Foreign ships at Chittagong delayed as Bangladeshi lines eye their cargo
Foreign containerships calling at Chittagong are facing long delays before they can load containers at ...
Neptune Orient Lines (NOL) today blamed weak global demand and a “huge contraction in freight rates” for its slide back into the red in the third quarter.
Today the company reported a net loss of $96m, following a Q2 profit, and compares with a net loss of $23m in the third quarter of last year.
Revenues at its APL container division plunged by 29%, compared with the same period of 2014, while its average freight rate was 21% worse.
NOL said: “Persistent overcapacity led to weak freight rates across all trades.”
APL carried 11% fewer containers in Q3 15 than in the third quarter last year, dropping from 646,000 teu to 577,000 teu. Its nine-month total for 2015 was 1.8m teu, compared with 2.1m teu last year.
The line’s average freight rate was just $923 per teu, bringing in revenue of $1.2bn ($1,171 per teu for a $1.7bn turnover in 2014), although this 41% decline is skewed by the fact that last year it included revenue from APL Logistics.
APL’s average Q3 freight rate was lower than Hapag-Lloyd and Maersk Line ($1,196 and $1,081 per teu respectively), and suggests that APL suffered more from the recent rate carnage than some of its peers.
“The absence of the traditional third-quarter peak season in Europe and North America led to severe freight rate erosion in major tradelanes,” said NOL group president and chief executive Ng Yat Chung.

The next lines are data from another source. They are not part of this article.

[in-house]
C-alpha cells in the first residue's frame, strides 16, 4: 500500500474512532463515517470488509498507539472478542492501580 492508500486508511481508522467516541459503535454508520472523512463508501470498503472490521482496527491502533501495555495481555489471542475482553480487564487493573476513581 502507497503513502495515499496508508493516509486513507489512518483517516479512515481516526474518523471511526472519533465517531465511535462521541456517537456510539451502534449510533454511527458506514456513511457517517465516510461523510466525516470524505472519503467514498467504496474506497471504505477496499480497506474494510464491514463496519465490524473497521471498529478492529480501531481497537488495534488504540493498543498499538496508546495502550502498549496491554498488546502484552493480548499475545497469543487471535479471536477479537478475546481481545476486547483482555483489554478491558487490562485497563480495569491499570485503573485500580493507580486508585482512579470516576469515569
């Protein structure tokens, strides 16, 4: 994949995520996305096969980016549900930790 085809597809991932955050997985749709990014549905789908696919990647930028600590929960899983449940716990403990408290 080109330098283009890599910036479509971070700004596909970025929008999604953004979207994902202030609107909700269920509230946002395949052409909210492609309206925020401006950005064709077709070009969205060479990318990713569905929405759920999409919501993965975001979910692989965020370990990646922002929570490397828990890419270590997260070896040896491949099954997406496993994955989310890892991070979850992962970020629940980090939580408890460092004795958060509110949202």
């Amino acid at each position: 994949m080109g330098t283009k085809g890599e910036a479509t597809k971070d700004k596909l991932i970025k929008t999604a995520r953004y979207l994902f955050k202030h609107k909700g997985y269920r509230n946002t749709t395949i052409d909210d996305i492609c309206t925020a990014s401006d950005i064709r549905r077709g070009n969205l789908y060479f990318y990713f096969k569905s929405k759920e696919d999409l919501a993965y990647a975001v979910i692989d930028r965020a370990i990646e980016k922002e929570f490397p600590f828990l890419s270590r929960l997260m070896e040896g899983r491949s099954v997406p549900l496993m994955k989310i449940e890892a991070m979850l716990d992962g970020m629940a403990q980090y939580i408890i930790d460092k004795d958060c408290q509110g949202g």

APL’s volume contraction was attributed to “various reasons” including a weakening of demand in the intra-Asia shortsea market.
Surprisingly, APL achieved a 93% headhaul utilisation level on its services during the period, but said it experienced weak backhaul volumes on a number of routes.
NOL posted an $890m profit in the second quarter, although this included an $887m exceptional gain from the sale of its APL Logistics business to Japanese firm Kintetsu. Nonetheless, a $3m net profit from its liner shipping business was still seen as a reason to celebrate and appeared to be a corner-turner for NOL after accumulating losses of $1.5bn since 2009.
Excluding the sale of its logistics division, the net loss for NOL after nine months stands at $104m.
APL returned six chartered ships to owners in the period and will redeliver three more vessels before the year end as it focuses on a “rigorous cost management” programme, but it is fast running out of options to mitigate the impact of stubbornly low freight rates on all of its trades.
APl owner NOL’s majority stakeholder, Singapore government investment arm Temasek Holdings, was said to be eyeing potential buyers for APL in the summer, but any interest may now have faded given the latest interim results.
Meanwhile, both K Line and MOL today reported losses in their container divisions between July and September, with just the biggest Japanese carrier, NYK, managing to post a profit.
MOL said the market “remained extremely weak on all routes reflecting the low cargo volumes coming out of Asia”.
The two Chinese state-owned container lines, Cosco and CSCL, which are expected to announce a merger within the next few days, reported third-quarter losses of $269m and $157m respectively.
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